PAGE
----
Recent Trends

The incidence of children diagnosed with food allergies (notice all of the gluten-free and dairy-free items in grocery stores as of late?), asthma, autism, Asperger’s, sensory processing dysfunction, ADD, ADHD, dyslexia, and dysgraphia has increased greatly in the past five years. There is a disproportionate number of boys in this increase. Why is this occurring? UCLA School of Medicine has found that boys have a three times higher need for DHA, a type of Omega-3 fat from fish oil, than girls. Let’s explore this more…

 

Depression

The incidence of depression has skyrocketed in children and adults since World War II. The Centers for Disease Control and Prevention reported that 11 percent of Americans over the age of 12 take anti-depressants. What is going on? Researchers report that blood levels of inflammatory markers such as C-reactive protein are frequently elevated in those diagnosed with depression. Could inflammatory changes in the brain be one of the main drivers behind our epidemic of depression? This may also explain why anti-depressant medications often do not work for people with depression. Emory University in Atlanta confirmed the depression/inflammation connection. Fortunately, there are natural ways to reduce inflammation. The most effective way includes a diet high in Omega-3 fatty acids, specifically DHA in fish oil. Dr. Michael Norden, a practicing psychiatrist in New York, uses essential fatty acids, and particularly fish oils, for his patients who are suffering from depression. Using fish oil in addition to medication, and sometimes without medication, Dr. Norden reports impressive relief from depression among his patients. Likewise, Dr. Andrew Stall, a physician from Harvard has found that the DHA in fish oil has proven to be extremely helpful in patients suffering from postpartum depression, bipolar disorder, ADD, and ADHD.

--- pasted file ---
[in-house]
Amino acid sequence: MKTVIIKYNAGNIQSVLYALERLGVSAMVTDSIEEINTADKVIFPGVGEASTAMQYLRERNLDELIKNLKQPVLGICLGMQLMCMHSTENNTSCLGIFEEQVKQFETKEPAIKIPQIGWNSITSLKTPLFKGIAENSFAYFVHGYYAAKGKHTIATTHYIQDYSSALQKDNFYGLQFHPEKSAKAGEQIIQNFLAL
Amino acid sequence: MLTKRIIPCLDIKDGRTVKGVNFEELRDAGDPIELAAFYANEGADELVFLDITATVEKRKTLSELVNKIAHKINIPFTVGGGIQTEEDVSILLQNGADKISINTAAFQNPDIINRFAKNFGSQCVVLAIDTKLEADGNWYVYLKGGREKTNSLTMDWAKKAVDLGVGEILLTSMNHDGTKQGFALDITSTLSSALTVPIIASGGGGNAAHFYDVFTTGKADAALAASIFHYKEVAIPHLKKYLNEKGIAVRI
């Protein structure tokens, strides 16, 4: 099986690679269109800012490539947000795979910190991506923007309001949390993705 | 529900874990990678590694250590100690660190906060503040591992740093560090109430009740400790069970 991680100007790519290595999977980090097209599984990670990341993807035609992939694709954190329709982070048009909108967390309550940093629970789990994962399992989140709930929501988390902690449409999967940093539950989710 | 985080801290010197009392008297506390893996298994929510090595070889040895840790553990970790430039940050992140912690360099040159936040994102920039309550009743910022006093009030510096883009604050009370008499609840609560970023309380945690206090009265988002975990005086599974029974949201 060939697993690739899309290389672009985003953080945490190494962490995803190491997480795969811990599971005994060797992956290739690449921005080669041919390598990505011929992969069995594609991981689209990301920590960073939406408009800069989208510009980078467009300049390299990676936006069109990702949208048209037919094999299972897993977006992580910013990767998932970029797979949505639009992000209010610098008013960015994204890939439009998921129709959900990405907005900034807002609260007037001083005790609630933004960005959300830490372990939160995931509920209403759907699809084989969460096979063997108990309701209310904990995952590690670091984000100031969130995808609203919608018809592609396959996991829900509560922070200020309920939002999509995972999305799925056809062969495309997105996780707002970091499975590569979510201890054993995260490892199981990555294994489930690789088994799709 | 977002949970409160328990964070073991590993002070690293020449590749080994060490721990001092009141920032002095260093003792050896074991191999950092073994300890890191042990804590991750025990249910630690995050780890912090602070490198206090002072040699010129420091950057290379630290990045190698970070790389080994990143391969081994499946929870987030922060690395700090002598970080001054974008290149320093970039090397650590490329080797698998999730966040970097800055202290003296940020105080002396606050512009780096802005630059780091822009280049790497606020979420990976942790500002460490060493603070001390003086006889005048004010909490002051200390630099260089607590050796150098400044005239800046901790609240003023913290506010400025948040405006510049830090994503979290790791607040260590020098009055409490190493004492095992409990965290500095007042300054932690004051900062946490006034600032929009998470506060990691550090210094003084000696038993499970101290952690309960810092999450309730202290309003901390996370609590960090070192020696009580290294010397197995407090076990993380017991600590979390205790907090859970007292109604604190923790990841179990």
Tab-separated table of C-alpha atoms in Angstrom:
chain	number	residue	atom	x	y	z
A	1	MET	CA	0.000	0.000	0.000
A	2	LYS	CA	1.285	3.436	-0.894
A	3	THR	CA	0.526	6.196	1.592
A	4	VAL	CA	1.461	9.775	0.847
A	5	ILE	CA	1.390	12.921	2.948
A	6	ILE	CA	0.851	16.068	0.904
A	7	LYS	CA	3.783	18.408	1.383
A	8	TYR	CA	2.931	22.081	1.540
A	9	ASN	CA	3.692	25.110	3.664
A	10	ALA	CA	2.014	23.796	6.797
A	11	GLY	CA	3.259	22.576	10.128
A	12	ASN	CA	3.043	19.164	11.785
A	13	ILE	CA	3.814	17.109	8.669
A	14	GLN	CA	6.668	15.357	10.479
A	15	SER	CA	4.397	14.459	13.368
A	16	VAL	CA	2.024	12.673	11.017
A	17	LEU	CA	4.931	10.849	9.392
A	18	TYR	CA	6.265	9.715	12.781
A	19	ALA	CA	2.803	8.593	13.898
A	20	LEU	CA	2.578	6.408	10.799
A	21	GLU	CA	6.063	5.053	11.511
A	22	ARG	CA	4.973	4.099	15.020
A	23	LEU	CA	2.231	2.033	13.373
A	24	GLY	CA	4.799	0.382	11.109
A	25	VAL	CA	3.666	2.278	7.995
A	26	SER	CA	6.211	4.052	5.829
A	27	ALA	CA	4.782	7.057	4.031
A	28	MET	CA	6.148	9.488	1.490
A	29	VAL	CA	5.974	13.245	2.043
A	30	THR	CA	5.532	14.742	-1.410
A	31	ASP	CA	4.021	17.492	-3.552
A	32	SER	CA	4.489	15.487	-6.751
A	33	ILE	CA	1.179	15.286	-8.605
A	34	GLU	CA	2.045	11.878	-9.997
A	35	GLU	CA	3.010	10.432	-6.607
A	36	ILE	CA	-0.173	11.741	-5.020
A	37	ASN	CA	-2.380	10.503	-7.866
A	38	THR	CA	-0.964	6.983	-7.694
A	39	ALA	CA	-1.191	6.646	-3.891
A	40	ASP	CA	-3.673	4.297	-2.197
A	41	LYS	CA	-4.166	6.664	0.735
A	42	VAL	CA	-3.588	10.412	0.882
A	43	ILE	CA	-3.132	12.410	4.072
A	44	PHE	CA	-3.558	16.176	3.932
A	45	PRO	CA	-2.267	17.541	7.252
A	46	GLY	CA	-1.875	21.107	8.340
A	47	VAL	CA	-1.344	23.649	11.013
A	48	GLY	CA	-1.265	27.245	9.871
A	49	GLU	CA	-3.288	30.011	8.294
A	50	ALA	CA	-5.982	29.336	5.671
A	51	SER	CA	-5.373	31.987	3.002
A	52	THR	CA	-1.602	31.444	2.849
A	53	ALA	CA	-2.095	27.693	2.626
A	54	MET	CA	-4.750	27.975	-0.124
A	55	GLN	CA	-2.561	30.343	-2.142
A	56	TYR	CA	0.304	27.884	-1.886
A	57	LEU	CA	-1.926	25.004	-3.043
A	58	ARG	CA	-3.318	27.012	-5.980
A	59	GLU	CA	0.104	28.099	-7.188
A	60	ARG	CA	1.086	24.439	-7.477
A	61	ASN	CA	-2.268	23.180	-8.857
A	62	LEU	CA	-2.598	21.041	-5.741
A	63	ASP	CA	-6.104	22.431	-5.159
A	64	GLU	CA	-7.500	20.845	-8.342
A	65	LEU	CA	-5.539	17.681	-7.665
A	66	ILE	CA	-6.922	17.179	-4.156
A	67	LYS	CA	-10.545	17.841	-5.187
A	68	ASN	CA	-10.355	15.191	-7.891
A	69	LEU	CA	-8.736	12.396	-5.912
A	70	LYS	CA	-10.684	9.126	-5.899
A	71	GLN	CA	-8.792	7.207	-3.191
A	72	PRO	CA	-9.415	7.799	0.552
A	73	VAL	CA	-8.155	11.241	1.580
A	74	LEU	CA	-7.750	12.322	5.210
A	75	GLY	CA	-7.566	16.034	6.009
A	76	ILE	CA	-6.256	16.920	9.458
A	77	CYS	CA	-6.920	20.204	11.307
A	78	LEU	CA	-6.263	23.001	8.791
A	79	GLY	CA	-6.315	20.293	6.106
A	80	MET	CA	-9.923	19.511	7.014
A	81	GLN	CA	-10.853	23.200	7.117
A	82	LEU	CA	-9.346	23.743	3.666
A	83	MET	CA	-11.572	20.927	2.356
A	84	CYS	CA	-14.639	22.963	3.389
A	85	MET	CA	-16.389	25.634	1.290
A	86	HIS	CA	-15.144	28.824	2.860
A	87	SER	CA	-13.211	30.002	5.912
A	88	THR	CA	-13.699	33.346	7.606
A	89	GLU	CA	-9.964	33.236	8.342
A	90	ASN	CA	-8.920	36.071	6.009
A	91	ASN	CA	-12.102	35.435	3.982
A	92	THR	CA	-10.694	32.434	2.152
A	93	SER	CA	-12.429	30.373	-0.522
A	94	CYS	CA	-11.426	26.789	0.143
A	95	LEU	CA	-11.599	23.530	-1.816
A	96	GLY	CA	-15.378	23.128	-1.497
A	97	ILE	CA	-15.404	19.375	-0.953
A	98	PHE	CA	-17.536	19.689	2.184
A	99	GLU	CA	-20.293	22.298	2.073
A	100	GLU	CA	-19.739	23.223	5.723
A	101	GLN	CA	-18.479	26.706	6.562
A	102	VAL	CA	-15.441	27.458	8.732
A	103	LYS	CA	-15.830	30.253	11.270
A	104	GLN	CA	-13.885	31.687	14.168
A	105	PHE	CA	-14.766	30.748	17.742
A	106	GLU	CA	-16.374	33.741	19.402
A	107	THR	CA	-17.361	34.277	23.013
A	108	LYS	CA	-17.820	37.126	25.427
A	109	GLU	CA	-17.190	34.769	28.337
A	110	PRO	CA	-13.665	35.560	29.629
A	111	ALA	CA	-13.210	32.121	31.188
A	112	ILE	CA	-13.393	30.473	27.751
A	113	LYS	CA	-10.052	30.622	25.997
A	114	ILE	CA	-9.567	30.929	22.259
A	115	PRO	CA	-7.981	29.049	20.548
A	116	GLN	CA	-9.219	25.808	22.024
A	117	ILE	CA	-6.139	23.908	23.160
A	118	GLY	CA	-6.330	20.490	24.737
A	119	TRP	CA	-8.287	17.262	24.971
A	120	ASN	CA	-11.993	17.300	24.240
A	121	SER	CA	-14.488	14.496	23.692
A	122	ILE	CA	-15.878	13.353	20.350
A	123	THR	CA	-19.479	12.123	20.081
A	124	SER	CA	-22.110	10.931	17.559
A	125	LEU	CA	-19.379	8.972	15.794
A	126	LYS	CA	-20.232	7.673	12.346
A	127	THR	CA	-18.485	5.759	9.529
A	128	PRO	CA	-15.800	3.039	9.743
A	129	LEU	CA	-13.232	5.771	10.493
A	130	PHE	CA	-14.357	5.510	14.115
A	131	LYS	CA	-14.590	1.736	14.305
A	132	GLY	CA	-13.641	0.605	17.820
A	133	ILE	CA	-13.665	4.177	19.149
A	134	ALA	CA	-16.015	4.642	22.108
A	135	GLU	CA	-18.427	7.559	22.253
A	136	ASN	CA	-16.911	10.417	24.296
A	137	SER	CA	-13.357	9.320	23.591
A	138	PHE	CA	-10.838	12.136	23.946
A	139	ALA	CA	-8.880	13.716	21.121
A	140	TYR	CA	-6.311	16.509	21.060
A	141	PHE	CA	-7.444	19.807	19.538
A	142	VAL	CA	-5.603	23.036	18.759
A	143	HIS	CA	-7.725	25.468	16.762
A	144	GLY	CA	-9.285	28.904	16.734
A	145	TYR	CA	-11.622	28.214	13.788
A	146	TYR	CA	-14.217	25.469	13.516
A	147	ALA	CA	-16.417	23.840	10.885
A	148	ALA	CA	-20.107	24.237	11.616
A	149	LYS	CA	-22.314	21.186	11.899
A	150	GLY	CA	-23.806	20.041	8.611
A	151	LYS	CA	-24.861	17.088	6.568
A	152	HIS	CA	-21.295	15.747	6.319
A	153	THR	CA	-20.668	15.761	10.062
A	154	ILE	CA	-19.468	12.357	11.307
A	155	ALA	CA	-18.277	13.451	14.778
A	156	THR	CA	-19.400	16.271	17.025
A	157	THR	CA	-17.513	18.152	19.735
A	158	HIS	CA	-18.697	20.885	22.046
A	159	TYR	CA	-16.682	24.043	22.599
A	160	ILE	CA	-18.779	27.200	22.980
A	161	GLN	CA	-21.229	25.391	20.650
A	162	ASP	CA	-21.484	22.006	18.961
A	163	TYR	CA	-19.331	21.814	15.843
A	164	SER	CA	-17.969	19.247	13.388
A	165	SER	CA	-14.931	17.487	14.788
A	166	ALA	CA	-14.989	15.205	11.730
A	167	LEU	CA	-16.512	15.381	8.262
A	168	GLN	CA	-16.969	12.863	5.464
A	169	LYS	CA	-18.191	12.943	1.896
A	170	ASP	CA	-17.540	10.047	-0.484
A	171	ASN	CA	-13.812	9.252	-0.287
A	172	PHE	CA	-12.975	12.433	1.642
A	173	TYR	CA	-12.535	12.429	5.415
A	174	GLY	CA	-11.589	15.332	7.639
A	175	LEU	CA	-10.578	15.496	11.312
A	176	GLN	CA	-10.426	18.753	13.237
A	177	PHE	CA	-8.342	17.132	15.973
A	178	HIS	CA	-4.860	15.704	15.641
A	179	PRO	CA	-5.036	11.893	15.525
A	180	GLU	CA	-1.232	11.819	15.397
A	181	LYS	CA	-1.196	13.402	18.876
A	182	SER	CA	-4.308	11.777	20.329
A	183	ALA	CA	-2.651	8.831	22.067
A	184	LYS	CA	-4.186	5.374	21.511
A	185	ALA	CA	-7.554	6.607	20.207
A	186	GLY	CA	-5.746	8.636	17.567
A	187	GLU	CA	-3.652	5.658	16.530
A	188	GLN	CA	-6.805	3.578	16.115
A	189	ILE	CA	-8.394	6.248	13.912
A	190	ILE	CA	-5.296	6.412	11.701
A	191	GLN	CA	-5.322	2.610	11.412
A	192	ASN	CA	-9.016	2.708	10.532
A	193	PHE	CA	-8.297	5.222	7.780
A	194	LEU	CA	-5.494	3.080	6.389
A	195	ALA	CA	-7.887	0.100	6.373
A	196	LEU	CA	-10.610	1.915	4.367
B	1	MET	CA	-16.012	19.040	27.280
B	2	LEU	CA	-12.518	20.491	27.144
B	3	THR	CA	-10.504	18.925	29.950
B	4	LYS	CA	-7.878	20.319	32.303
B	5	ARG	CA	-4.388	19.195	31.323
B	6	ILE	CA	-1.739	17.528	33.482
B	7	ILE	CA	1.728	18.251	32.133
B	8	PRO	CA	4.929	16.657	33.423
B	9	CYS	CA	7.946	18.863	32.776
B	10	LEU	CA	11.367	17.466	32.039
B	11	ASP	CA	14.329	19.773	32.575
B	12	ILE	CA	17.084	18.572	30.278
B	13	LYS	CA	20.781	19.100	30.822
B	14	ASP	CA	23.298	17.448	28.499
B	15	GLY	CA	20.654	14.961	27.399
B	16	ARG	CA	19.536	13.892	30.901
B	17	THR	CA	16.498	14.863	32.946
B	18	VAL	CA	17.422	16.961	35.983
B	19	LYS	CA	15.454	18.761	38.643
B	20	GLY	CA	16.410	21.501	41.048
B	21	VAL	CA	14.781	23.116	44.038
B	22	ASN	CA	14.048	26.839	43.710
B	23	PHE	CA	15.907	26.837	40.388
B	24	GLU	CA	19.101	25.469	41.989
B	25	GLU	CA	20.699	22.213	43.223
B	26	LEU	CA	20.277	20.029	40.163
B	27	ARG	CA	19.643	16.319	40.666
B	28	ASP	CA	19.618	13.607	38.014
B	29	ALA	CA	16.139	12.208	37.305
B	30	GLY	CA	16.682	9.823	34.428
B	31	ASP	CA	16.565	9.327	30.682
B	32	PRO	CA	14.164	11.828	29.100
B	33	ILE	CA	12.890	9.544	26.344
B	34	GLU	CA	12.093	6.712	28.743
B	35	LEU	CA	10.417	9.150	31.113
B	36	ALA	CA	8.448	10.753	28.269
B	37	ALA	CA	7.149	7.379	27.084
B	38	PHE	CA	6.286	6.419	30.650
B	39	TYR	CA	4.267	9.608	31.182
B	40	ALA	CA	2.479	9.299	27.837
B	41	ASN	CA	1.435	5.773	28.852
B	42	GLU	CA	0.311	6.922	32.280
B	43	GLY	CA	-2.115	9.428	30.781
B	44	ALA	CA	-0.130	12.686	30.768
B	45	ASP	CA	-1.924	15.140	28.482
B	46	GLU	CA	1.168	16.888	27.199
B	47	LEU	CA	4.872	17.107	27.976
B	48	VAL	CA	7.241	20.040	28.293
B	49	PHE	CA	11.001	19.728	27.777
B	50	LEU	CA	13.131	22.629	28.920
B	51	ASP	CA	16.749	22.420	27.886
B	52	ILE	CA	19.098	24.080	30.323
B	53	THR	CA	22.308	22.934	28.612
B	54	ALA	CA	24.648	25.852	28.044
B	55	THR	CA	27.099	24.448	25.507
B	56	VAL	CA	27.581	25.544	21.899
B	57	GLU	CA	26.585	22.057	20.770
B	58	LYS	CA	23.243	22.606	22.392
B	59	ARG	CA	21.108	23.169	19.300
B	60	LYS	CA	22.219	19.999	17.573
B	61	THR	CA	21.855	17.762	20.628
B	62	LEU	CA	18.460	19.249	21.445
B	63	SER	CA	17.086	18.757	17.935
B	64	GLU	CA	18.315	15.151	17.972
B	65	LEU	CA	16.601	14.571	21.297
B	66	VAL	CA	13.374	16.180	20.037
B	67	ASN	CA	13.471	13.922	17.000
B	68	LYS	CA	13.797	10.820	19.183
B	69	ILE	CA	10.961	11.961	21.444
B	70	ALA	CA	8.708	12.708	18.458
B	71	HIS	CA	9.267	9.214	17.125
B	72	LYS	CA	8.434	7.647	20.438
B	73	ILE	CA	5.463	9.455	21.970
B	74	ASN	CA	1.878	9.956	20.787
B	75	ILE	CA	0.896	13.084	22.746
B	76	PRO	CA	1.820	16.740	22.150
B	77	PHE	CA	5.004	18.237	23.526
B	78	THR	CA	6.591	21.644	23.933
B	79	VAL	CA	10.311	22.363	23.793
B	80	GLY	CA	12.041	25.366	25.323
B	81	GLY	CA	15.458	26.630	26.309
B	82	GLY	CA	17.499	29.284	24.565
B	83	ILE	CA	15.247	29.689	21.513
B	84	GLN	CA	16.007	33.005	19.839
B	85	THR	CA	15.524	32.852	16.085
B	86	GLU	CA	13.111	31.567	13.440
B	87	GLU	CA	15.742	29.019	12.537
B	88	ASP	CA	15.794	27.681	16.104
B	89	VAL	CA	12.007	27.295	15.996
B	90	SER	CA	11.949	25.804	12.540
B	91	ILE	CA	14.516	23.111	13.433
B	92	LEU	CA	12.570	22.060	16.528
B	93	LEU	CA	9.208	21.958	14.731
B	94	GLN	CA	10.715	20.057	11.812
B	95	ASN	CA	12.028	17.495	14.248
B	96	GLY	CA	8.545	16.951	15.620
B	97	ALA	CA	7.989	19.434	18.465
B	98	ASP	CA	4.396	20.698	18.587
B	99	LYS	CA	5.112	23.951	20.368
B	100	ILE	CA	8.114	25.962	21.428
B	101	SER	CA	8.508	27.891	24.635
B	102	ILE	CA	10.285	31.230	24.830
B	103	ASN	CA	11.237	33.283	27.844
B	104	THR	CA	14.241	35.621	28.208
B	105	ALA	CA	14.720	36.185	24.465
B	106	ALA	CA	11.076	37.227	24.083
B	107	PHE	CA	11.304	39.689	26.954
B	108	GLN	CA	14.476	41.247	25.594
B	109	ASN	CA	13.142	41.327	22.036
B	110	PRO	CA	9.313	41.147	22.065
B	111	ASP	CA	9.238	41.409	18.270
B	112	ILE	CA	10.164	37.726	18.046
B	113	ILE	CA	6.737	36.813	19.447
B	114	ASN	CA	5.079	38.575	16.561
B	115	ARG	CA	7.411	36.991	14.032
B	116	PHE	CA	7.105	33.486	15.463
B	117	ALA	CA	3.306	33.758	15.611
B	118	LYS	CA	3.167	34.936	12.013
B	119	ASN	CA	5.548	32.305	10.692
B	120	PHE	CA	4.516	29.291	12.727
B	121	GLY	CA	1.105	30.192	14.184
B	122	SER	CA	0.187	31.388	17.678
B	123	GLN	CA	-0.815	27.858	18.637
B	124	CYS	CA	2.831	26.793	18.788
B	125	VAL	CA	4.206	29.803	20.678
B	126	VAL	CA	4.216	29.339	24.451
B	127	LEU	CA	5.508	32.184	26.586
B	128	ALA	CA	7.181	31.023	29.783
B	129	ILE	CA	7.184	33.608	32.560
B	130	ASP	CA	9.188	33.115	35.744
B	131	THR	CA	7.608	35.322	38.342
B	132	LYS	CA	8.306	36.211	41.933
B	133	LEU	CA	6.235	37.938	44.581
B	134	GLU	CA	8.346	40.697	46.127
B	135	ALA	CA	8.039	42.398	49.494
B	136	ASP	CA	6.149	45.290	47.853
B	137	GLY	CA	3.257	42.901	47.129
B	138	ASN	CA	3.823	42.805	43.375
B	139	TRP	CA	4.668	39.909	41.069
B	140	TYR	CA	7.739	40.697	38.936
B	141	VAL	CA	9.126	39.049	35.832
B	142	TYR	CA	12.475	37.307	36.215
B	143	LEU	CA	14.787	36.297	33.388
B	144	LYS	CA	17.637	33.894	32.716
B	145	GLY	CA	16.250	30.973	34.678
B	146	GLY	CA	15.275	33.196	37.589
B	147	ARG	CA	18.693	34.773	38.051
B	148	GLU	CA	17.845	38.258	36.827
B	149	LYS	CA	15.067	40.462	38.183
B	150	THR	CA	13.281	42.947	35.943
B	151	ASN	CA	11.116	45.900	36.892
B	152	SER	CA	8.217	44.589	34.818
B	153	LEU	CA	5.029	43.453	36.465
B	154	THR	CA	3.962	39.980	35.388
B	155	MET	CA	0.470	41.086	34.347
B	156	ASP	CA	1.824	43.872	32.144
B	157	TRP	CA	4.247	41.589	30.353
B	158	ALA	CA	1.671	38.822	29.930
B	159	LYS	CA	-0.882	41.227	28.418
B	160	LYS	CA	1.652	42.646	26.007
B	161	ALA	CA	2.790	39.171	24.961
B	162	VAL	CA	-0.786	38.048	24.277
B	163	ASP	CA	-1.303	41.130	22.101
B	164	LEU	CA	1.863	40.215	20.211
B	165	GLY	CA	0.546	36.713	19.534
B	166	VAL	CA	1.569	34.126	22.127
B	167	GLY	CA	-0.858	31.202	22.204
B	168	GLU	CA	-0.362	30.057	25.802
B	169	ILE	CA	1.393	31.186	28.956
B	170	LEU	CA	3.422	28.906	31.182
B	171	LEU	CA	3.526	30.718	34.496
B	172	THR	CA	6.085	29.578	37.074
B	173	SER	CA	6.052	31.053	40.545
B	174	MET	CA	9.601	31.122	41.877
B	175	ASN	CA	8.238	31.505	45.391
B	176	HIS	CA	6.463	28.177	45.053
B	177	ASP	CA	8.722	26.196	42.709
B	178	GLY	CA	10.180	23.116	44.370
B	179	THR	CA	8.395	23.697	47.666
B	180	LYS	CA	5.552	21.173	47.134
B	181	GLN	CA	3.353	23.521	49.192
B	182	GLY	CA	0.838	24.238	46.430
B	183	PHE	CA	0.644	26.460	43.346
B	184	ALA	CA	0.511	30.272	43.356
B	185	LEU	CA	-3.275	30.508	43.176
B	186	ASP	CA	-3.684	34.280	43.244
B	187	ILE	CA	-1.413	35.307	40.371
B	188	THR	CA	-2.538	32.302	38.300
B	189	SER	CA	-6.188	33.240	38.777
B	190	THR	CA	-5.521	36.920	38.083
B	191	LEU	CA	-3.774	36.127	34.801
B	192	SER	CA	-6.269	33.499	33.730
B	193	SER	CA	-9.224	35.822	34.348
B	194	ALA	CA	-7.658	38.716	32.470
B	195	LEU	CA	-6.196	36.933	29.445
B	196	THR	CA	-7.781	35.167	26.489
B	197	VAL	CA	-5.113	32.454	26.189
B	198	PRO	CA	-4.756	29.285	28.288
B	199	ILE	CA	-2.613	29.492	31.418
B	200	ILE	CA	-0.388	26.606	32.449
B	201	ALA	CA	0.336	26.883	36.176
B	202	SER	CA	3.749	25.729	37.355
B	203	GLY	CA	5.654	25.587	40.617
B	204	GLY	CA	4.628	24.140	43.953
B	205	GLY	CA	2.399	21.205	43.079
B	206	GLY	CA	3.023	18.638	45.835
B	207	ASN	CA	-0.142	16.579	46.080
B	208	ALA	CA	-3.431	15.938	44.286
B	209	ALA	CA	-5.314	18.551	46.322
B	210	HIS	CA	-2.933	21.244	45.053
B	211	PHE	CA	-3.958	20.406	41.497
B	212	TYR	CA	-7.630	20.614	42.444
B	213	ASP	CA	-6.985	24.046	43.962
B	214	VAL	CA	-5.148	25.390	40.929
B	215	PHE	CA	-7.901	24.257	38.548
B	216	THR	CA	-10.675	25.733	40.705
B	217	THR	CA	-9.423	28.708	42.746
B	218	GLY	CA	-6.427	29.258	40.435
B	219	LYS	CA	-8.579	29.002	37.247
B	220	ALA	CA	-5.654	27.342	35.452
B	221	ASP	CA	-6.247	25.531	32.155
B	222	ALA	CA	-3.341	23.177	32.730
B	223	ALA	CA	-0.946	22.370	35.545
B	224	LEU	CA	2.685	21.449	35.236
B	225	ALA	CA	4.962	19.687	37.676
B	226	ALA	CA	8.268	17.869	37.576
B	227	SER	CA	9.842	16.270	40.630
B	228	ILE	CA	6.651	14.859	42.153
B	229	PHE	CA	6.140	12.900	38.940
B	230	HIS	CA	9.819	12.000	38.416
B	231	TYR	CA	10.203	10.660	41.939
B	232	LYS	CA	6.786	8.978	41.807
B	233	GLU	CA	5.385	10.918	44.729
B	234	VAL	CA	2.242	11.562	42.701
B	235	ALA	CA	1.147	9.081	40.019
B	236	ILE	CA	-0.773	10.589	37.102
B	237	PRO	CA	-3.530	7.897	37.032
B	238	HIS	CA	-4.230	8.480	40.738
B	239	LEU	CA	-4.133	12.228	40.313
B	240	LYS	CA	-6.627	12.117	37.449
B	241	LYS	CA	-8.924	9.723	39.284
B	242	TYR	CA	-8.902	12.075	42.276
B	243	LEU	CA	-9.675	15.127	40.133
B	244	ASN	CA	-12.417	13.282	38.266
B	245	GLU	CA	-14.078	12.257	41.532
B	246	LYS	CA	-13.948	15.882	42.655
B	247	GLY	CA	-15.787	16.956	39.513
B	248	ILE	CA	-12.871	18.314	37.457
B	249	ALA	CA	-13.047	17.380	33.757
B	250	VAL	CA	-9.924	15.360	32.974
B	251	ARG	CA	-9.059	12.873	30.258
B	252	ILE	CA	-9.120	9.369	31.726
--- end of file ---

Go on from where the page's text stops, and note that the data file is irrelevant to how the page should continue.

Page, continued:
Autism

Many studies implicate inflammation of the white matter of the brain as a common thread in children diagnosed on the autism spectrum. However, one very unique aspect of fish oil is its effect on the gaze aversion that afflicts so many children with autism. The rods in the retina of the eye are very responsive to the supplementation of DHA. Dr. Mary Megson, a developmental pediatrician in Richmond, Virginia, has found that the reason that children with gaze aversion will seem to look away from a parent’s face is that, when looking directly at the face, all they see is a white block. Thus, they use their peripheral vision to at least get a glimpse of what they are looking at. With proper amounts of naturally occurring vitamins A and D in cod liver oil, this gaze aversion disappears or is greatly reduced. Dr. Megson states strongly that it is important that synthetic vitamin A in the form of retinyl palmitate not be used. Interestingly enough, I have found this also to be the case in the children in my consultation practice who come to me with gaze aversion. I have always found that with the proper amounts of DHA, for which I use a specific cod liver oil, the gaze aversion is eliminated or reduced by 85 percent. In fact, in the autism conferences at which I speak, I have “before and after” pictures of children with autism, showing the lack of gaze aversion after giving this vital nutrient. Besides affecting gaze aversion, parents report increased socialization, speech, bladder control, and sensory processing after even a short while of this supplementation. It has also helped many children struggling with ADHD, dyslexia, and bipolar disorder.